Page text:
The most serious challenges, however, are theoretical. Evaluations of juvenile justice programs typically rely upon one or more measures of recidivism as the only important outcome. This is understandable, in that the overarching purpose of such programming is to prevent or reduce future offending. Evaluators might alter the definition of criminal justice outcomes from recidivism to desistance; that is, the cessation of offending. Program evaluations that focus on recidivism tend to simply examine whether or not youths fail (and, in some cases, how long it takes them to fail). Program evaluations that focus on desistance take a more developmental approach. These recognize that desistance is a process and that as youths gain assets and become more resilient, they become increasingly less likely to recidivate. They may still recidivate, but they are slowly headed on a trajectory of desistance. Even improved reentry programming may not dramatically reduce short-term or dichotomous outcomes. However, with a developmental lens, we may see more gradual, incremental, long-term changes.

Another problem with focusing solely upon recidivism outcomes is that the essence of the programming becomes an afterthought; it doesn’t seem to matter what is done as long as recidivism is reduced. If the results are less than stellar, however, one is left not knowing why a program failed to reduce recidivism. Was it because of incorrect program assumptions or poor implementation of sound program assumptions? Evaluating program implementation (the specific interventions actually delivered, with what intensity, for how long, with what degree of fidelity to the program model, and so on) as well as outcomes can help answer this question. Evaluations of programs specifically addressing criminogenic risks and needs can be further strengthened by including as intermediate outcomes measures of the levels of such risks and needs prior to and following intervention.

Anthony, Alter, and Jenson (2009) have proposed a clear model for evaluating risk and resilience-based programming for youths. This model explicitly guides interventions and their evaluations within the ecological elements of the risk and resilience framework (Jenson & Fraser, 2011). Using a community-based, after-school program for high-risk youths as an example, Anthony et al. (2009) designed the intervention to enhance the protective factors of developing relationships with caring adults, increasing academic skills, fostering knowledge of positive norms and values, and providing supervised activities for youths during the otherwise unsupervised summer months. The evaluation included measures of intermediate outcomes based upon positive youth development domains of competence, confidence, character, and connection (Lerner, Fisher, & Weinberg, 2000). Interestingly, Anthony et al. (2009) framed self-reported indicators of anti-social behavior as one of the indicators of character rather than as an ultimate outcome of delinquency. Long-term outcomes included economic and personal self-sufficiency (Anthony et al., 2009).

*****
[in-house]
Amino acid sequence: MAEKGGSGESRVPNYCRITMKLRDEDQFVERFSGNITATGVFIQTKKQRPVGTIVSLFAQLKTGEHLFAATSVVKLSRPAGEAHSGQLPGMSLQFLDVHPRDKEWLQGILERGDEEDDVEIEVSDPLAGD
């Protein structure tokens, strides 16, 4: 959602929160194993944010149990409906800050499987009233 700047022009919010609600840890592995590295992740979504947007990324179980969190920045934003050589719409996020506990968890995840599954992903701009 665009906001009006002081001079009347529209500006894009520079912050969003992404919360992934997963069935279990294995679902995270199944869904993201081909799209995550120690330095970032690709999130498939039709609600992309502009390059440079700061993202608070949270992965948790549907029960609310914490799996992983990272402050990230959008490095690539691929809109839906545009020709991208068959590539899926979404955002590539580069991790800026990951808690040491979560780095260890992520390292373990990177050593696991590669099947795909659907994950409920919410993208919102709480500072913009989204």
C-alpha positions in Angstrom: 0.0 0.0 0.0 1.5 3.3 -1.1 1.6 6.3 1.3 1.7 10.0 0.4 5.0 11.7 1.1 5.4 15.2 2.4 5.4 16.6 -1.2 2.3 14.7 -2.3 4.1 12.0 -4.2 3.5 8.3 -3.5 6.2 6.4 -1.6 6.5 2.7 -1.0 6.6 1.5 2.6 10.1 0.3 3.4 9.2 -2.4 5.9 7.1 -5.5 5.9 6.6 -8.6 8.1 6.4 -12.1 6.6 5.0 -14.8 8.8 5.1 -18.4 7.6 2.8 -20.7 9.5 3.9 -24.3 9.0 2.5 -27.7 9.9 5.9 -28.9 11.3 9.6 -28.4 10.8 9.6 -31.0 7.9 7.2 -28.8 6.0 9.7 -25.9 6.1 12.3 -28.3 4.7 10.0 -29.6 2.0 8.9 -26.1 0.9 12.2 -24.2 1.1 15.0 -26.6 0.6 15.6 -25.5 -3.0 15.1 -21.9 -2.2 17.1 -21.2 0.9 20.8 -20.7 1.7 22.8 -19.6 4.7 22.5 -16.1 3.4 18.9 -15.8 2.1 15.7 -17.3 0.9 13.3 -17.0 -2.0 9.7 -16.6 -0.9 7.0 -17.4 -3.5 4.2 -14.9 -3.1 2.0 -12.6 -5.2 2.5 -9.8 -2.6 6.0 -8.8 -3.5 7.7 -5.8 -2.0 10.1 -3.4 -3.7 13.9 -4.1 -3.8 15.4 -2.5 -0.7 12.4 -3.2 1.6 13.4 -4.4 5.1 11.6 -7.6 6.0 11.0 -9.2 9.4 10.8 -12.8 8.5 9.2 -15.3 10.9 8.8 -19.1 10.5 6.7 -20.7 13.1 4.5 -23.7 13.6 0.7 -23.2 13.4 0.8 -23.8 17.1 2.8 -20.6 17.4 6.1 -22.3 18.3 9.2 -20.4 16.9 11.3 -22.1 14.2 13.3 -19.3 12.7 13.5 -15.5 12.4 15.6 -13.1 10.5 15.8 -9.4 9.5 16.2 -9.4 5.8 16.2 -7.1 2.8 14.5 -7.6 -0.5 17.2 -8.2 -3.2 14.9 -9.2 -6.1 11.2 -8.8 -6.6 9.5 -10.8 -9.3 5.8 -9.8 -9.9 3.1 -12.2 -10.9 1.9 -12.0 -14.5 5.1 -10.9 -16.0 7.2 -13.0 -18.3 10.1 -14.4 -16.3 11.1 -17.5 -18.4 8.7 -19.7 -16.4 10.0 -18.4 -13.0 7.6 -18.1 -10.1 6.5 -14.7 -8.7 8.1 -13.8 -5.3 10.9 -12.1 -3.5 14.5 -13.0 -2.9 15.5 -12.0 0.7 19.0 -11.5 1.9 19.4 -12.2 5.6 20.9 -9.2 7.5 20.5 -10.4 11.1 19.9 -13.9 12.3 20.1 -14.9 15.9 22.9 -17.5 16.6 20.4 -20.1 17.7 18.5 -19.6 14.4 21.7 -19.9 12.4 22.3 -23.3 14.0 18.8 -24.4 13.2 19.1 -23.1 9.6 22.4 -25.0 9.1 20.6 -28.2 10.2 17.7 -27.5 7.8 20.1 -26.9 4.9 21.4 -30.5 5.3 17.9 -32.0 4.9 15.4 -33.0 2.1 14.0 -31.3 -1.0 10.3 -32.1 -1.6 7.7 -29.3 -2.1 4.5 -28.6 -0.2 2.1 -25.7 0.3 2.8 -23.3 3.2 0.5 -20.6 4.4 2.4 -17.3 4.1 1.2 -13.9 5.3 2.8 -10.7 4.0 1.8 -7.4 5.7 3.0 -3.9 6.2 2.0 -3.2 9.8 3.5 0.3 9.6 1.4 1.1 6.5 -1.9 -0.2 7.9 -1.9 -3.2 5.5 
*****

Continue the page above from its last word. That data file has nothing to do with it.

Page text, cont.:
As argued above, juvenile reentry program theory can expand beyond criminogenic risks and needs to include positive youth development concepts based on the Butts et al. (2010) Positive Youth Justice matrix, and evaluations could follow an approach similar to that of Anthony et al. (2009). Assuming that the individualized assessment of strengths, risks, and needs uses the Positive Youth Justice matrix, the case plan created collaboratively by the reentry team should contain specific strategies to build upon existing strengths, develop new strengths, meet needs, and control risks in one or more of the cells of the matrix. Along with the action steps in the plan, the reentry team should specify indicators of success for each. For example, suppose that an individual youth has an interest in automobiles, lacks positive adult role models, and could benefit from structured activity after school. Perhaps the plan could include enlisting the support of a local auto repair shop to provide the youth with an opportunity to learn about engine repair and develop skills for two or three hours a few afternoons a week. Success indicators could include measures of the youth’s knowledge and skills regarding engine repair as well as the extent to which a positive relationship developed between the youth and the adults in the shop. A longer term outcome might be subsequent employment in the field of auto repair. One can imagine a range of such scenarios involving the Positive Youth Justice core assets (learning/doing and attaching/belonging) and life domains (work, education, relationships, community, health, and creativity) (Butts et al., 2010).